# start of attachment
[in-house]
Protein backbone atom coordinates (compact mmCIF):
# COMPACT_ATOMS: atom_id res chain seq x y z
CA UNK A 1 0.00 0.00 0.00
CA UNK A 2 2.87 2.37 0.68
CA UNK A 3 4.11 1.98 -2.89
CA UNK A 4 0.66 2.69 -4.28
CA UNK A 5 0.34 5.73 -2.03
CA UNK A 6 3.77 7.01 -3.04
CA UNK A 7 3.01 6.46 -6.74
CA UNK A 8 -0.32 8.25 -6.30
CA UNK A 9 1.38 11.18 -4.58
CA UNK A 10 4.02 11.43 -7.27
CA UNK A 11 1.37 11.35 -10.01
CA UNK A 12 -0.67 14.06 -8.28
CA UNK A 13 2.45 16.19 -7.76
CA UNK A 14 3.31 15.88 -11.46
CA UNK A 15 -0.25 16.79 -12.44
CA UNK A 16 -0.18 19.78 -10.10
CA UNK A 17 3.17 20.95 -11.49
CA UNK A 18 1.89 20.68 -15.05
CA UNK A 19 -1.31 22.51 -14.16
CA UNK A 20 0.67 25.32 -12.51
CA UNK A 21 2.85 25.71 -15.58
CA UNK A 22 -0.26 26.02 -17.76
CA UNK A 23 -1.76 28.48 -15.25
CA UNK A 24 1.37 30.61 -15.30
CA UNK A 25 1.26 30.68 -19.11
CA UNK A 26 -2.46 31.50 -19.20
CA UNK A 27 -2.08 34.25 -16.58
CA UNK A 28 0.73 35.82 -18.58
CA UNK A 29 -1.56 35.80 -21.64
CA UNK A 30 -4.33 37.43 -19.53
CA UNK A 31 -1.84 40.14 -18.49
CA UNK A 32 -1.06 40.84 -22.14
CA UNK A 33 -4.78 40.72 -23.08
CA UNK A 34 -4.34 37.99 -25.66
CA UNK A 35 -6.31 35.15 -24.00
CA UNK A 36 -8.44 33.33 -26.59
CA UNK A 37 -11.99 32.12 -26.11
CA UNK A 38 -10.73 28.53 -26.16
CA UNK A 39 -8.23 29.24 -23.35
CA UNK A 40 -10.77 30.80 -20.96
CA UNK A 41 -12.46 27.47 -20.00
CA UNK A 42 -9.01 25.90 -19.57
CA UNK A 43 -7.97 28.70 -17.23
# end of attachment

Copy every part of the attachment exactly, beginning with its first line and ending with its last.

[in-house]
Protein backbone atom coordinates (compact mmCIF):
# COMPACT_ATOMS: atom_id res chain seq x y z
CA UNK A 1 0.00 0.00 0.00
CA UNK A 2 2.87 2.37 0.68
CA UNK A 3 4.11 1.98 -2.89
CA UNK A 4 0.66 2.69 -4.28
CA UNK A 5 0.34 5.73 -2.03
CA UNK A 6 3.77 7.01 -3.04
CA UNK A 7 3.01 6.46 -6.74
CA UNK A 8 -0.32 8.25 -6.30
CA UNK A 9 1.38 11.18 -4.58
CA UNK A 10 4.02 11.43 -7.27
CA UNK A 11 1.37 11.35 -10.01
CA UNK A 12 -0.67 14.06 -8.28
CA UNK A 13 2.45 16.19 -7.76
CA UNK A 14 3.31 15.88 -11.46
CA UNK A 15 -0.25 16.79 -12.44
CA UNK A 16 -0.18 19.78 -10.10
CA UNK A 17 3.17 20.95 -11.49
CA UNK A 18 1.89 20.68 -15.05
CA UNK A 19 -1.31 22.51 -14.16
CA UNK A 20 0.67 25.32 -12.51
CA UNK A 21 2.85 25.71 -15.58
CA UNK A 22 -0.26 26.02 -17.76
CA UNK A 23 -1.76 28.48 -15.25
CA UNK A 24 1.37 30.61 -15.30
CA UNK A 25 1.26 30.68 -19.11
CA UNK A 26 -2.46 31.50 -19.20
CA UNK A 27 -2.08 34.25 -16.58
CA UNK A 28 0.73 35.82 -18.58
CA UNK A 29 -1.56 35.80 -21.64
CA UNK A 30 -4.33 37.43 -19.53
CA UNK A 31 -1.84 40.14 -18.49
CA UNK A 32 -1.06 40.84 -22.14
CA UNK A 33 -4.78 40.72 -23.08
CA UNK A 34 -4.34 37.99 -25.66
CA UNK A 35 -6.31 35.15 -24.00
CA UNK A 36 -8.44 33.33 -26.59
CA UNK A 37 -11.99 32.12 -26.11
CA UNK A 38 -10.73 28.53 -26.16
CA UNK A 39 -8.23 29.24 -23.35
CA UNK A 40 -10.77 30.80 -20.96
CA UNK A 41 -12.46 27.47 -20.00
CA UNK A 42 -9.01 25.90 -19.57
CA UNK A 43 -7.97 28.70 -17.23